An Android TV user based in Chennai, India, has made a disconcerting discovery. While flipping through the settings for his Android TV-based Vu TV on his Google Home app, @wothadei noticed that the “Linked Accounts” section showed way more linked accounts than one would normally expect. Though it’s hard to be certain based on just looking at his screen recording, the number of accounts listed could easily be in the hundreds, if not thousands.
What’s more disturbing is that these same accounts were available to him when he entered the Android TV ambient mode settings, then jumped into the Google Photos option. Each one had a selectable toggle, and could be turned on or off. There’s no evidence that he was able to actually see photos belonging to these other Google account holders, which may mean the glitch didn’t go so far as to reveal private photos from one Android TV account to another. Still, it’s a little worrisome.
We did our own checking to see if we could replicate the bug, but our Google Home app,which is connected to an Nvidia Shield TV with the latest Android TV build, didn’t show anything out of the ordinary. For its part, Google has already dedicated resources to tracking down the source of the mysterious linked account bug, telling the original user that “we wanted to let you know we’re looking into this. We take any report like this very seriously, so in the meantime, we’re disabling Google Photos for Android TV and the ability to remotely cast via the Google Assistant.”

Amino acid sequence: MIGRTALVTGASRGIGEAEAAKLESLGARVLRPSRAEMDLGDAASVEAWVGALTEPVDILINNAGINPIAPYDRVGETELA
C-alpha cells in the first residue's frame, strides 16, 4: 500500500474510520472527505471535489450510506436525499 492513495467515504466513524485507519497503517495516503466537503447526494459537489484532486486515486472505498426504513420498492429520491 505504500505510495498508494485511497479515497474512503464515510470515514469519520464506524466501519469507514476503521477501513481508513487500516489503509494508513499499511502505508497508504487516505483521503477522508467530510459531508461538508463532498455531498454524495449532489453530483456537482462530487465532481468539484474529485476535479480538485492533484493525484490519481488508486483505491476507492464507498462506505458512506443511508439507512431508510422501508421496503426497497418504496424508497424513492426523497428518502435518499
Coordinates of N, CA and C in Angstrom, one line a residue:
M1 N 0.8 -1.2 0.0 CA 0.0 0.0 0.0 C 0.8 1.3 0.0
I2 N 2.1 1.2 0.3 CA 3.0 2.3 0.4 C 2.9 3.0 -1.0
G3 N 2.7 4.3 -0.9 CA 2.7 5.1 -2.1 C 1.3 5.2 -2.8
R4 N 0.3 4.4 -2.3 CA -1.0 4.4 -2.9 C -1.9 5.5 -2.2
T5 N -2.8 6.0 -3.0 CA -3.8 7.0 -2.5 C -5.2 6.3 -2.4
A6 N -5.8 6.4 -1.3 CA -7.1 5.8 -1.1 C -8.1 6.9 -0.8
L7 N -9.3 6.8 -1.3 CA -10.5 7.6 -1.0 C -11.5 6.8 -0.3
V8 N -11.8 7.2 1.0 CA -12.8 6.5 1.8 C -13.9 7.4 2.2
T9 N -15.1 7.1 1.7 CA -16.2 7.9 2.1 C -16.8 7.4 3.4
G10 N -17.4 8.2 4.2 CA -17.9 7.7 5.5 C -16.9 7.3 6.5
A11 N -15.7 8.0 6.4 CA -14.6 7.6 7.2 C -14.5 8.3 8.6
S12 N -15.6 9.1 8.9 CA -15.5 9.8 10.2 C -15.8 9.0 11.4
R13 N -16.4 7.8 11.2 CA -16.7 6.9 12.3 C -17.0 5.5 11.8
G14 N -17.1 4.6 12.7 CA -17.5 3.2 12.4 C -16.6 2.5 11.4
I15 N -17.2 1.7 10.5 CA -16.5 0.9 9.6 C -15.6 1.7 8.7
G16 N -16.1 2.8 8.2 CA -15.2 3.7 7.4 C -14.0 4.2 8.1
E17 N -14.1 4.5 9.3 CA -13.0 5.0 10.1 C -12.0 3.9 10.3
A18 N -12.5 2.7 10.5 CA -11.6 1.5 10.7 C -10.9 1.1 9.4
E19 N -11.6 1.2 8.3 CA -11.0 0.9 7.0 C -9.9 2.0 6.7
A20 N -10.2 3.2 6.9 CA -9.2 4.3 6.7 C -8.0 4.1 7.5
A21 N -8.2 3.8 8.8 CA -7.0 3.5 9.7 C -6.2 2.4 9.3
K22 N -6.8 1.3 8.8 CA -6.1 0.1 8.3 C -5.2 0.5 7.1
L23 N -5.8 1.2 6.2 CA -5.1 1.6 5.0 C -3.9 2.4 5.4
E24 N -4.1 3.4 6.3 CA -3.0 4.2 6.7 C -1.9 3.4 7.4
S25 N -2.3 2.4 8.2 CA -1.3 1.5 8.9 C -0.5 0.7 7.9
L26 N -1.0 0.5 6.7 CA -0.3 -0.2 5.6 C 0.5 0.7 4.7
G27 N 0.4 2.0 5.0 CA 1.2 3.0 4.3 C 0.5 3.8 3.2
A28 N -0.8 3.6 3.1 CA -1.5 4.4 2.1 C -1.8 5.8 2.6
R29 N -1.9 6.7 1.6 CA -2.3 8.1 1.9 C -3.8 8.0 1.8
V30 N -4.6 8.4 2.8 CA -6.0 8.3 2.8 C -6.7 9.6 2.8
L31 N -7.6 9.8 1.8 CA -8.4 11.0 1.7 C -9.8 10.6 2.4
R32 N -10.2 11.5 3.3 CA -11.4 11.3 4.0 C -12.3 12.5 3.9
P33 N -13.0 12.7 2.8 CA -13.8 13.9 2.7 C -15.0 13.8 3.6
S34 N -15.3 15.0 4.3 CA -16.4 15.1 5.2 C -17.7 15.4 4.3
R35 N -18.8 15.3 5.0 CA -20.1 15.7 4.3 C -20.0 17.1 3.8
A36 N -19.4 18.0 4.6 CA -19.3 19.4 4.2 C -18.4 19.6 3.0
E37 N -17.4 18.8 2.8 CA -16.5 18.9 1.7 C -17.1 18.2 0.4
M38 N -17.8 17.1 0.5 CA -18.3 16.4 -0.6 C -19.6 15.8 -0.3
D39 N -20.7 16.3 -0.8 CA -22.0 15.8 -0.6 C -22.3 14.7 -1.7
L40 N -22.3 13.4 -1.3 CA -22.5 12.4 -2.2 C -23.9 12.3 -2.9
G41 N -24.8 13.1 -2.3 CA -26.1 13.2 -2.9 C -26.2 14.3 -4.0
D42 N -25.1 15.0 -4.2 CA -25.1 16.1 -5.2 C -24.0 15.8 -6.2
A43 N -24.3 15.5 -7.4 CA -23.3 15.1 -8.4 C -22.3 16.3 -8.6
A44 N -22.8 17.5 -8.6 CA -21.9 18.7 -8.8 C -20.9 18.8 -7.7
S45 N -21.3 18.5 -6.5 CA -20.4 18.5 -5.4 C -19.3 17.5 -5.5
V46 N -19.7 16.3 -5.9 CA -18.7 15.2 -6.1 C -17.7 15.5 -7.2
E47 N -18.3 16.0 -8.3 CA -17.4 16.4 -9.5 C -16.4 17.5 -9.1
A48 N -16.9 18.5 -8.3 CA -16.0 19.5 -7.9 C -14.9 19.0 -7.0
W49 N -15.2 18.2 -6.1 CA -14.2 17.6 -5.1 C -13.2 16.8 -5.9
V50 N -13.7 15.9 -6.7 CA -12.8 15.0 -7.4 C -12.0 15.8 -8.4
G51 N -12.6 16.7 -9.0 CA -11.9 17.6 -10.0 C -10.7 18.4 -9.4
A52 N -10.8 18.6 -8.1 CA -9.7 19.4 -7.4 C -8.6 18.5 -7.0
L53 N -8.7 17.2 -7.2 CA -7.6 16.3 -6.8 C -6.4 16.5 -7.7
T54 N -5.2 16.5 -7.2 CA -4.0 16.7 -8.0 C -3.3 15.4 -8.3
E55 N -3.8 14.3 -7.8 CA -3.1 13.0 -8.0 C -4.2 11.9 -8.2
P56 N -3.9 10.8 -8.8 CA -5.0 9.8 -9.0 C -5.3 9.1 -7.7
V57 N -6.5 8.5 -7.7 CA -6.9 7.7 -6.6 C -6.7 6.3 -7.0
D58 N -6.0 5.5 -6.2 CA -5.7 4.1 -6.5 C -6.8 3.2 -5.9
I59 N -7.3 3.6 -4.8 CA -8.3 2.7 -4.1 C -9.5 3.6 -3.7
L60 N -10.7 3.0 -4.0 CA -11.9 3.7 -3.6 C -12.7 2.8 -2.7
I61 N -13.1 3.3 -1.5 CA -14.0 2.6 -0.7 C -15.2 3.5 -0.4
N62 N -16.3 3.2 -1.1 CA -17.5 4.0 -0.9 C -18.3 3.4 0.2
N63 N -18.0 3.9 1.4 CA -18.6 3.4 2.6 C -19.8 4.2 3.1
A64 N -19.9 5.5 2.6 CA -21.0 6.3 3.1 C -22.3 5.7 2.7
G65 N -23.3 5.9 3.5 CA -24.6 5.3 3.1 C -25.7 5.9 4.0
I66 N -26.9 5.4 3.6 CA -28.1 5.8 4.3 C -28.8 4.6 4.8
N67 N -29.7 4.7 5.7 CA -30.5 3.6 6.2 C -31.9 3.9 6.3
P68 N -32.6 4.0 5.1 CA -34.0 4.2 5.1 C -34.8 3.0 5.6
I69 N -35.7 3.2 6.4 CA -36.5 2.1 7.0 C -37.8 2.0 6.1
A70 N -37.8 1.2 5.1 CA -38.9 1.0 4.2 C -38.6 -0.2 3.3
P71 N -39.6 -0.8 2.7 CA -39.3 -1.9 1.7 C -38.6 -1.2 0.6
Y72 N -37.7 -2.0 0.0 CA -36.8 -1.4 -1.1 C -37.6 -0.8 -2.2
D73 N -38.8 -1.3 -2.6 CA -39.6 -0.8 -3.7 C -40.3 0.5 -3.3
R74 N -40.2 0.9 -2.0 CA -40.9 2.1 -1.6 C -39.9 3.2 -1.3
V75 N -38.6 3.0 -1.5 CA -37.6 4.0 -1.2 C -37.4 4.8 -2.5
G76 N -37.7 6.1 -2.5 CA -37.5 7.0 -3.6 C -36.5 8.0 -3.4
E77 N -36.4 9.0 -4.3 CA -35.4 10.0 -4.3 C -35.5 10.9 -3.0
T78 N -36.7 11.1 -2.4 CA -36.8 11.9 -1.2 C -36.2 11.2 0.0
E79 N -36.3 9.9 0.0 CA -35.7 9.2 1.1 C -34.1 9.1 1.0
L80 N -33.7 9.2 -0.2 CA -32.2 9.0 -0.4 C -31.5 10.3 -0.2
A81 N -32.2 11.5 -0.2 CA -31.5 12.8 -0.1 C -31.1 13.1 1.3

It’s also possible that the bug is a localized problem. As the list of linked accounts scroll by in the video posted by @wothadei, a significant number appear to have Indian names.
Officially announced in June, 2014, Android TV is Google’s TV-based version of its popular mobile operating system. Though there have only been scant reports of security issues, devices running Android TV have access to the Google Play Store for downloading apps, games, and other content. That online store has been the subject of several security concerns in the past, forcing Google to take special measures to bolster users’ confidence. One such move was to introduce Google Play Protect, which the company partially credits with the removal of more than 700,000 “potentially harmful apps,” or PHAs.
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